Scientists publishing in Genome Biology report that they have produced cloned cattle with increased resistance to bovine TB. The researchers used the genome editing tool CRISPR/Cas9 to alter the genetic code of the cattle.
Prof. Alan Archibald FRSE, Head of Genetics and Genomics at The Roslin Institute, University of Edinburgh, said:
“I was not convinced that this was an important paper. Resistance and tolerance are different; to be resistant an organism should not get infected whilst if tolerant an organism could be infected but its performance would not suffer greatly. I was not convinced that the authors had demonstrated that the edited calves were resistant – there was no pathology reported for the edited or control animals.
“The authors had shown some evidence of differences in response to infection, but views on the interpretation of some of the assays differ.
“Tb is a problem in the UK dairy sector and is controlled in the UK by culling. Animals that show positive skin tests are culled; the skin test provides some evidence that the animal has been infected, so cattle that are genome edited to be tolerant would be just as likely to be culled.
“Susceptibility to Tb is now included in genomic breeding values in the UK following research at Roslin. Genome editing in farmed animal species has merit in the context of food security, and genome editing to create disease resistant animals is a good thing.”
Prof. Ian McConnell, Emeritus Professor of Veterinary Science at the University of Cambridge, said:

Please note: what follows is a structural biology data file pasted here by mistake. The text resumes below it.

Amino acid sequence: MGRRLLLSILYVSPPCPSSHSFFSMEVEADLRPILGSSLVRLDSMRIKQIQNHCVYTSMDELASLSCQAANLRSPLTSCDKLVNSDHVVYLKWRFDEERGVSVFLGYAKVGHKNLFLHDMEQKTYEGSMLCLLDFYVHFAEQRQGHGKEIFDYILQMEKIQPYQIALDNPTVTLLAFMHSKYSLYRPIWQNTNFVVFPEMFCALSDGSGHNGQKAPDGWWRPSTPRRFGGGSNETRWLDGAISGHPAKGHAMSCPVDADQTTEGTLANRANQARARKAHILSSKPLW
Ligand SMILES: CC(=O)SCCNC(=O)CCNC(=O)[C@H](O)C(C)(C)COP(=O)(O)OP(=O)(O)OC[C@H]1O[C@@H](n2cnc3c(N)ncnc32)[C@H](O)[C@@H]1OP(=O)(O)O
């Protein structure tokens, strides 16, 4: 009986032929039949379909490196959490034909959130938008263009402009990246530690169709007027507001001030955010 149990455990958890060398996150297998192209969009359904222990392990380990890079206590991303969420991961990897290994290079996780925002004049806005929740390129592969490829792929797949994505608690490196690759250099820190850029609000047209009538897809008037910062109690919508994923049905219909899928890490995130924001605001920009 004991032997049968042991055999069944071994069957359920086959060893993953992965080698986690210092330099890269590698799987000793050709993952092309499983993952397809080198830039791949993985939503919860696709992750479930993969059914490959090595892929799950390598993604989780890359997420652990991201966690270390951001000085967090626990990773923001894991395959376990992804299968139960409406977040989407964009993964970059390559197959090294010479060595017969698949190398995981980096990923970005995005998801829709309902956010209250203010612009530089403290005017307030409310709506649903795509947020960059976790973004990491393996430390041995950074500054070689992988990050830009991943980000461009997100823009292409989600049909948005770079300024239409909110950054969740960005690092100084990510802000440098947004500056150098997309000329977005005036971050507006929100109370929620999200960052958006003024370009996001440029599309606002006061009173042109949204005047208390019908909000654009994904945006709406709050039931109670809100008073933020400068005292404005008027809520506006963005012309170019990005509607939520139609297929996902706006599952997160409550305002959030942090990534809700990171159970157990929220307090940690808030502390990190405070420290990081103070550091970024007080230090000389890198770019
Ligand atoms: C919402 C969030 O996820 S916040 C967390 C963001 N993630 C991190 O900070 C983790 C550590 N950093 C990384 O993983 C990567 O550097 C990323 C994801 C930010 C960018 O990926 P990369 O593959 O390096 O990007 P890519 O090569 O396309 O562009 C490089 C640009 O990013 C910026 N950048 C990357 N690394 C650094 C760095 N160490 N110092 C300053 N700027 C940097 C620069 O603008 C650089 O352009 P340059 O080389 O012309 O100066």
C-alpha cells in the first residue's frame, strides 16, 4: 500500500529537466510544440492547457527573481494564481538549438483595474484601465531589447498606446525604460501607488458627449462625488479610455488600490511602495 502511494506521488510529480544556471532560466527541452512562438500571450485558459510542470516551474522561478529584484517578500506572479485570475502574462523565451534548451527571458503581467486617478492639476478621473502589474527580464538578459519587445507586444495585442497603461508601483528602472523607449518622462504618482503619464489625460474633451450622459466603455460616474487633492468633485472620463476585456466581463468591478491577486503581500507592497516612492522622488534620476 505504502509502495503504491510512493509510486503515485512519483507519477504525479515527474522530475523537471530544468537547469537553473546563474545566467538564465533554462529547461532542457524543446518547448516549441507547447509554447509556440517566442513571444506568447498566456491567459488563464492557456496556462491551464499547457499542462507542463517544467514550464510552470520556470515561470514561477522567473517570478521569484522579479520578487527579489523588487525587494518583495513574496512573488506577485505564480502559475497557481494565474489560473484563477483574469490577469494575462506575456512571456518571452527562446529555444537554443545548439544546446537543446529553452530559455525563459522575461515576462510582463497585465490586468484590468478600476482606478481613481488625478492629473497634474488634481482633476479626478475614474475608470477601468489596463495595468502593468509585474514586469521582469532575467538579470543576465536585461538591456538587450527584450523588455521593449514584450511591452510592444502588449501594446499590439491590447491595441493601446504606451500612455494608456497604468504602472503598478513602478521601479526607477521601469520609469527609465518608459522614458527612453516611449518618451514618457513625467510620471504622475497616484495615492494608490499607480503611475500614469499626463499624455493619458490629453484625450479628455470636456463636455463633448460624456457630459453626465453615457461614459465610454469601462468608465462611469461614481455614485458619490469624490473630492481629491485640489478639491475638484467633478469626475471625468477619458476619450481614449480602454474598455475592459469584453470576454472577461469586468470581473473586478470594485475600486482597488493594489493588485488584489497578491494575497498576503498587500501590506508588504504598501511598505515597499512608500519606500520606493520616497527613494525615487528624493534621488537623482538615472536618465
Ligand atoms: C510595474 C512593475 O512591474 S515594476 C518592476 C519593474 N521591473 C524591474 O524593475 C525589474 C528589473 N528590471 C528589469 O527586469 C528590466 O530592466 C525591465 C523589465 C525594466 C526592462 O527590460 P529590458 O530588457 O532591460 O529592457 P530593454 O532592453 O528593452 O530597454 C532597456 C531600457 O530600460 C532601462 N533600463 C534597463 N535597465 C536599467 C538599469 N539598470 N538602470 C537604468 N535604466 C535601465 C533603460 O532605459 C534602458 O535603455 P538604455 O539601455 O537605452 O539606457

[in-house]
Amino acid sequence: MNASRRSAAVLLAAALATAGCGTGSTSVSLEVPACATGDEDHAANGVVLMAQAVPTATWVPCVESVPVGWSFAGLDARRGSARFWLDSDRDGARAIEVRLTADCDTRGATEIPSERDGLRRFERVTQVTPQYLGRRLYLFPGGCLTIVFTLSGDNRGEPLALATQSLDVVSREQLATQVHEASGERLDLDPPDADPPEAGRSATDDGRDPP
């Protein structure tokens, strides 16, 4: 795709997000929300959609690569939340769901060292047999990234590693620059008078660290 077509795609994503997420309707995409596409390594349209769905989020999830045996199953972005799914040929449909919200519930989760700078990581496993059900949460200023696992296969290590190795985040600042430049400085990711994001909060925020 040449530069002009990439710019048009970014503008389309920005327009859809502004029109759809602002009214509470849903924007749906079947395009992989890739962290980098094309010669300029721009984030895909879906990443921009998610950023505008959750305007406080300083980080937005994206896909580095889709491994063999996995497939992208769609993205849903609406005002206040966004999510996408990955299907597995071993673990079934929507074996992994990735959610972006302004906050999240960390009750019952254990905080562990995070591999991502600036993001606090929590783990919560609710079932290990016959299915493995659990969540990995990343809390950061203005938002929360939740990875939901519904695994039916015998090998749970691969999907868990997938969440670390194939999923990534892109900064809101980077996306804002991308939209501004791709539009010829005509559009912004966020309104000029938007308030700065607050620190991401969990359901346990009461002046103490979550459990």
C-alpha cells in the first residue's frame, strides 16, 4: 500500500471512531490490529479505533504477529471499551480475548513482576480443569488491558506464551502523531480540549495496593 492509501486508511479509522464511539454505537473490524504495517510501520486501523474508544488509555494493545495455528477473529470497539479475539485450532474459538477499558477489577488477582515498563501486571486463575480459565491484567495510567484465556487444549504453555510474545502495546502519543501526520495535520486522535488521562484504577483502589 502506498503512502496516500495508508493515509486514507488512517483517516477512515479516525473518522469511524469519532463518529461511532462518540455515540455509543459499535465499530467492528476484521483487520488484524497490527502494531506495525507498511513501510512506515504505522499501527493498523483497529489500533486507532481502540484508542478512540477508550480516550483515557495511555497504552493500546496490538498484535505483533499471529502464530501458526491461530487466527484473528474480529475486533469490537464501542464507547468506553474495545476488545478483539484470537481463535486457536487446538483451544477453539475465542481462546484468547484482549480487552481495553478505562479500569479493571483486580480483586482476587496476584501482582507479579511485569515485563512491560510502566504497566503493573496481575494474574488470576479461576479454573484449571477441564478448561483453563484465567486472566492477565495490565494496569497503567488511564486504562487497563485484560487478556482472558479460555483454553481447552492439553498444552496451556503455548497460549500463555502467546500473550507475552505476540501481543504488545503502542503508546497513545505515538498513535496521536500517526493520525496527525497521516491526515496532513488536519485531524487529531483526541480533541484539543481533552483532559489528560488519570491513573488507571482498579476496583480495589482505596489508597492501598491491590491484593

“TB in cattle is a bacterial infectious disease affecting many different organ systems. Infection and disease is a complex process involving different components of the immune system in immunity and resistance. For example major cell surface proteins such as the tissue type as well as other cells and molecules of the immune/ inflammatory axis all play a role in TB resistance and disease process.
“Although the NRAMP or resistant gene described in this paper is an important gene in terms of conferring resistance in the target cells in in vitro systems–in vivo it is a different story. I doubt if resistance in vivo is solely at the level of NRAMP in macrophages.
“Although it is a thorough and novel paper on using gene technology in transgenic cattle at this stage I doubt if the research will have any application to prevention of TB in cattle using transgenic technology.”
* ‘Single Cas9 nickase induced generation of NRAMP1 knockin cattle with reduced offtarget effects’ by Yuanpeng Gao et al. published in Genome Biology on Wednesday 1 February 2017, which is also when the embargo will lift.